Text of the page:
In my last piece outlining initial thoughts around SAP's acquisition of Sybase I kept returning to the question of middleware, integration, BPM, in-flight analytics and the future of enterprise software. Given I've been immersed in TIBCO's TUCON, that should be no surprise.
I'll run a recap on TUCON in my next piece but suffice to say that this 'invisible company' now has to be an attractive near term acquisition target for SAP. In past speculation I've said it could be a marriage made in hell. Things change in three years.
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Prior to the announcement I mentioned to colleagues that it cannot be by accident that SAP's name kept turning up in customer stories, in asides and that Vishal Sikka was slated to be on the keynote roster. We now know the reason for his absence but even so, Walldorf's perfume was very much in the air.
You would not expect TIBCO to respond to my inferred questions around independence and having the opportunity to converse with TIBCO's CEO, I could not let the opportunity pass without asking the question about it continuing to develop the technologies it has as an independent entity. His response on the video was benign but cordial: "We will always do what's best for the shareholders." I'd expected a more robust response given the company's past in this regard. Be that as it may.
Elsewhere, TIBCO executives hinted at a deepening relationship with SAP on strategic projects it could not discuss. That is the first time in five years that I have heard TIBCO talk in such positive terms about a company that quite frankly shafted them some years back - albeit under a different SAP management. The outcome then saw SAP making the decision to use webMethods as its integration partner of choice. I always felt that was a decision motivated by great marketing on the part of webMethods rather than any technical assessment that made sense to me. As it turned out, the decision was made more comfortable by webMethods falling into the hands of SAG, a long term and important SAP partner.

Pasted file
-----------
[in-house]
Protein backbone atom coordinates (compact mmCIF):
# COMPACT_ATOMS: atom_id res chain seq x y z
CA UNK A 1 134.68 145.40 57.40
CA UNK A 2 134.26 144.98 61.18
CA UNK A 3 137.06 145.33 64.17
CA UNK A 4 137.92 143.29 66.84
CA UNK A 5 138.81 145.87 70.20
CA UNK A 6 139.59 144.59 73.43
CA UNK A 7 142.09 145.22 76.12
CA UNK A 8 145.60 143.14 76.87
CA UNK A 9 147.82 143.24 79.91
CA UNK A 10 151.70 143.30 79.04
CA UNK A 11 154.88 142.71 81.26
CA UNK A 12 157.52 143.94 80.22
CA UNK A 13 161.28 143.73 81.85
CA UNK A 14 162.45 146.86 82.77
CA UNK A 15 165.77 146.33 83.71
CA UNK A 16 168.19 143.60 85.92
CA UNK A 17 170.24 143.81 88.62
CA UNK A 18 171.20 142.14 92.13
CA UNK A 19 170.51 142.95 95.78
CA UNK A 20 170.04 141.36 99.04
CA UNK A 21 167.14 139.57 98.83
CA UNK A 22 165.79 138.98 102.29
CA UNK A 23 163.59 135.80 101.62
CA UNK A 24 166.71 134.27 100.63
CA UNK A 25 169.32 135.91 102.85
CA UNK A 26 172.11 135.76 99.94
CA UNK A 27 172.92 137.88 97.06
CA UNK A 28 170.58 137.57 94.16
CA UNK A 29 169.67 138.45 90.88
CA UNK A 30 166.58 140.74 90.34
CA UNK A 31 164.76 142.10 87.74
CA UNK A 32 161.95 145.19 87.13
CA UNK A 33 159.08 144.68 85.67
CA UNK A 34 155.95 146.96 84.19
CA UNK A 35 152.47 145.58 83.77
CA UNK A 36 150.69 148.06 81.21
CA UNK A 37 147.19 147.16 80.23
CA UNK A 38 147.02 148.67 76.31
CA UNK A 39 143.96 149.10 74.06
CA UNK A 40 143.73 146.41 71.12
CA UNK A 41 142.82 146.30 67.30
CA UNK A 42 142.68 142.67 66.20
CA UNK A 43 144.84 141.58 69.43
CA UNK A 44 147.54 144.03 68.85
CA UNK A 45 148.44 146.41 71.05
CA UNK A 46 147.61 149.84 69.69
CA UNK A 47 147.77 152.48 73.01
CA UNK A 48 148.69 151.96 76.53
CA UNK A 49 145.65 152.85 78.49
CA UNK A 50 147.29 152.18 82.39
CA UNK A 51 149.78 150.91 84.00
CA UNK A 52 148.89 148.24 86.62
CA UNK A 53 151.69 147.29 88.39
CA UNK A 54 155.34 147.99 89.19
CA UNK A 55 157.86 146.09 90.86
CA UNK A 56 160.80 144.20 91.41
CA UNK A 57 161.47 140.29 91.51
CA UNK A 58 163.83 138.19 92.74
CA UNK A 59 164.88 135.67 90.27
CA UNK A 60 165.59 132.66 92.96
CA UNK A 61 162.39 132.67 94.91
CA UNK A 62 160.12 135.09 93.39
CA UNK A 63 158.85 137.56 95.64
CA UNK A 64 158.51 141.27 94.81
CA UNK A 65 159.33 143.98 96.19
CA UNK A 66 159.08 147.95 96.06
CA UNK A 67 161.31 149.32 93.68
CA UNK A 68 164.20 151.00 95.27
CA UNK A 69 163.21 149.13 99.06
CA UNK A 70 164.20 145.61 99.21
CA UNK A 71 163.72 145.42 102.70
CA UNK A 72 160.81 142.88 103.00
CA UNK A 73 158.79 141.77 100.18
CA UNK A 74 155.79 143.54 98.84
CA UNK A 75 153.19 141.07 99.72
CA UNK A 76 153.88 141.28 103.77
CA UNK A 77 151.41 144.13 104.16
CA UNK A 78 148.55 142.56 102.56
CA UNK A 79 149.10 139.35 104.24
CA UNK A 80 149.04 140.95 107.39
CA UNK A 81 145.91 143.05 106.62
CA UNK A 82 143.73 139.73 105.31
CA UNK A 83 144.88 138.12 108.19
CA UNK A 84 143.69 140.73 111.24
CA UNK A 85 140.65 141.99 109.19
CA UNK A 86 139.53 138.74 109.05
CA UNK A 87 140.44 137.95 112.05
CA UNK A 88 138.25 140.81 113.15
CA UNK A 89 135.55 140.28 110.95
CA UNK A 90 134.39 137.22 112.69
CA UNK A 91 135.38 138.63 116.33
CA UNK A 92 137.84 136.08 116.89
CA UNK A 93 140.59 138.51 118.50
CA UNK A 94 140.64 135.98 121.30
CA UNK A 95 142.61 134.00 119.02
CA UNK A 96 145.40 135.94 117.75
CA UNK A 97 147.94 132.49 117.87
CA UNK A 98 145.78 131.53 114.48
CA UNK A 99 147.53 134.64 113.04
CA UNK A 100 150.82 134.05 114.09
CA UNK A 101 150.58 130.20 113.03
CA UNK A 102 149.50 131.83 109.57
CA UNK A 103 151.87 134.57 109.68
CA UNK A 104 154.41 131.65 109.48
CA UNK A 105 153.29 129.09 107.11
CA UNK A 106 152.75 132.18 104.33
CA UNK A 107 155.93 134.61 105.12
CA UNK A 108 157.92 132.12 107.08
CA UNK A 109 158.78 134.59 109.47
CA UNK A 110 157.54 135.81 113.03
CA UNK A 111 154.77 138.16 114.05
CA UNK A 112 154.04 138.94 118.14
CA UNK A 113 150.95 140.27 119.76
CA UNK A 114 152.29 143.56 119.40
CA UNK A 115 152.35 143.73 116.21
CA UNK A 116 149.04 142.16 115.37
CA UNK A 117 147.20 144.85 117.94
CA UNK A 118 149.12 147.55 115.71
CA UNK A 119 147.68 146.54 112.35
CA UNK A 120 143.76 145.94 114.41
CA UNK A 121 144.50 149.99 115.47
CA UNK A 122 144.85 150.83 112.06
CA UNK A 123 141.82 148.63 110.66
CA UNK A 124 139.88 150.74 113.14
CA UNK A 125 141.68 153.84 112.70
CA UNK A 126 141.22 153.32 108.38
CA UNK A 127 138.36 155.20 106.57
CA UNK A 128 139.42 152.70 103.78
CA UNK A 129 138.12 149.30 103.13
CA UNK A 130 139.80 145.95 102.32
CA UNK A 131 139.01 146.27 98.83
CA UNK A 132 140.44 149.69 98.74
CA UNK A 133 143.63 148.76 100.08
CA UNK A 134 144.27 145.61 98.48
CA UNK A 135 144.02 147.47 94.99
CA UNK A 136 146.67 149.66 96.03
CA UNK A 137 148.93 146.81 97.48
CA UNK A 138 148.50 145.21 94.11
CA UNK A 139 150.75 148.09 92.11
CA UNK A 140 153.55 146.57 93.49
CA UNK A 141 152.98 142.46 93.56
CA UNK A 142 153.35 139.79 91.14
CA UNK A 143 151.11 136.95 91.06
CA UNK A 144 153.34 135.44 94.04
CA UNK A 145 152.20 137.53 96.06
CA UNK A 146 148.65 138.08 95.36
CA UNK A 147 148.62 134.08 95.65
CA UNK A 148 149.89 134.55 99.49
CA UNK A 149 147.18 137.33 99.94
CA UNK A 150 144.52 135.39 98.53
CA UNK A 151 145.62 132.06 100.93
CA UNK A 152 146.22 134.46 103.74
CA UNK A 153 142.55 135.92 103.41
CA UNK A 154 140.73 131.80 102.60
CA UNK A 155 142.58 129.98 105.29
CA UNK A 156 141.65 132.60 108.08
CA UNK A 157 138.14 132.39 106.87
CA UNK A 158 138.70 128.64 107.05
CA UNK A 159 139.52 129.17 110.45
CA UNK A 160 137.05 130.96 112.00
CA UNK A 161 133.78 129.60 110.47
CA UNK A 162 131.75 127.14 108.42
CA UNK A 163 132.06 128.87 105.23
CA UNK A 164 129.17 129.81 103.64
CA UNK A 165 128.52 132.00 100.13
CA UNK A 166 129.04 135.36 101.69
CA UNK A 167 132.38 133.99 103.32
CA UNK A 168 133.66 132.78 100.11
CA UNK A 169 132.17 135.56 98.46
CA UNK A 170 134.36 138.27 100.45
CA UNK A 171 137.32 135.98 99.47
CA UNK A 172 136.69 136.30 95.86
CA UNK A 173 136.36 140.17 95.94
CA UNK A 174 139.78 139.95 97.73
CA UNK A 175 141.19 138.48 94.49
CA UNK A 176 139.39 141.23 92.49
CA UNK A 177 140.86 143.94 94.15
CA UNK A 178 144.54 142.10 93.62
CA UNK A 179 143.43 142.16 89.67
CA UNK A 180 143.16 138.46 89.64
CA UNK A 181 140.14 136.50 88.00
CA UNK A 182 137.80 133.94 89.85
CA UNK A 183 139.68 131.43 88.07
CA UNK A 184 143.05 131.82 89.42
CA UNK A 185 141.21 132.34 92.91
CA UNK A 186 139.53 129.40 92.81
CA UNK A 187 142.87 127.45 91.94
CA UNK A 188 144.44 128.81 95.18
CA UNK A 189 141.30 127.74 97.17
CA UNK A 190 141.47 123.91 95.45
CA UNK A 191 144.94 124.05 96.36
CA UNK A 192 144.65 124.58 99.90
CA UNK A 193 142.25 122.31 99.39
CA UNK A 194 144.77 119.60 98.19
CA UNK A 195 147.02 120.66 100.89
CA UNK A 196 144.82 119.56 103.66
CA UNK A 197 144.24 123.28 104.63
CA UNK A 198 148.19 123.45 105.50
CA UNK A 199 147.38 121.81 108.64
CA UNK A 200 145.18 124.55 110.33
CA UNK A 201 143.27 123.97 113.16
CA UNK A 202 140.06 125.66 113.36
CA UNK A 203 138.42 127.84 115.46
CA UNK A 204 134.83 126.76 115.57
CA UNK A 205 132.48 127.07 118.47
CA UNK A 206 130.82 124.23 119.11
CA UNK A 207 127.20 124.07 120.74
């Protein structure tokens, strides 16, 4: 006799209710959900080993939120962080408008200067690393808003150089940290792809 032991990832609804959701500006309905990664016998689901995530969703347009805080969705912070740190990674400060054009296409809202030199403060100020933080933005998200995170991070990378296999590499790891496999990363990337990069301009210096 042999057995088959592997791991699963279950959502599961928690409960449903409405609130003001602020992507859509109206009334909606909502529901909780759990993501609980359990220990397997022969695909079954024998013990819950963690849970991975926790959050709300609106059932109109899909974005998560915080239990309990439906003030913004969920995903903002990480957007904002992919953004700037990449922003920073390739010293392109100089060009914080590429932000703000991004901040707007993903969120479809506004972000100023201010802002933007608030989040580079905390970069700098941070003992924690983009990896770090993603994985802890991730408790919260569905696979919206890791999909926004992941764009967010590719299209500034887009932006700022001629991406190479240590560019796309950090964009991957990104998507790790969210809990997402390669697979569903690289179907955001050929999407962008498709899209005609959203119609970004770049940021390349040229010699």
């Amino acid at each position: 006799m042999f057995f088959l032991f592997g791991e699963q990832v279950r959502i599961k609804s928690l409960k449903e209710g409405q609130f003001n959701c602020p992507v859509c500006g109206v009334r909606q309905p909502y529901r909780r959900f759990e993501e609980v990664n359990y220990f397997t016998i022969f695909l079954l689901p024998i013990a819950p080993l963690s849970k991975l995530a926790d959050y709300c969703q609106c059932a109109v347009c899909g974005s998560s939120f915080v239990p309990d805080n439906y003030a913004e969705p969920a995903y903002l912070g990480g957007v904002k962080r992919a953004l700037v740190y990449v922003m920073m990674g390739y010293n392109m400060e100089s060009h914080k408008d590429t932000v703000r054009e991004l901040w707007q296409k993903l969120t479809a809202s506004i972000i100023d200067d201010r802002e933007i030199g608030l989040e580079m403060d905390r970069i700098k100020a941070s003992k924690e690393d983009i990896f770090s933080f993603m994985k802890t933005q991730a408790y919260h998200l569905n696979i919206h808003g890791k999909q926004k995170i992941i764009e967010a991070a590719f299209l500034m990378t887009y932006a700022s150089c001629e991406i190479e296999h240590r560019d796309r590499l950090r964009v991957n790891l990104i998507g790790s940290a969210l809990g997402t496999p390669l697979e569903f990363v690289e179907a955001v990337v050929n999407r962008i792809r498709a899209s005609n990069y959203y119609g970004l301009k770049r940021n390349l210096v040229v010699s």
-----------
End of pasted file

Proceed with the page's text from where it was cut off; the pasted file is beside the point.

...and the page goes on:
Recent management changes at SAP designed to provide an image makeover and herald a change in style may give the company cause for reflection and a re-evaluation of its relationship with TIBCO. I have long felt that TIBCO and SAP are the right partnership for the companies they serve. I am not alone in that thinking and I notice today that Dana Gardner resurrects the question about whether TIBCO (among others) can remain as a stand alone unit. But then there are plenty who consider the idea barking mad.
Both companies have a glittering showcase of Global 2000 customers yet neither company has truly capitalised on those relationships. The Sybase acquisition changes that equation in my opinion. Here's why:
- SAP has run out of new things to say to its large installed customer base that are sufficiently compelling to make further and enhanced investments worthwhile. Edge deals are the best it will get.
- SAP/Sybase opens up the FSI market for SAP in ways that were not otherwise possible. The combination is more attractive to buyers but even then, SAP is unlikely to get more than a small piece of the potential pie. TIBCO on the other hand has a long and distinguished history in this market and can offer SAP the opportunity to build on the in-memory story while complementing its BusinessObject reporting tools with real-time analytics offered by Spotfire.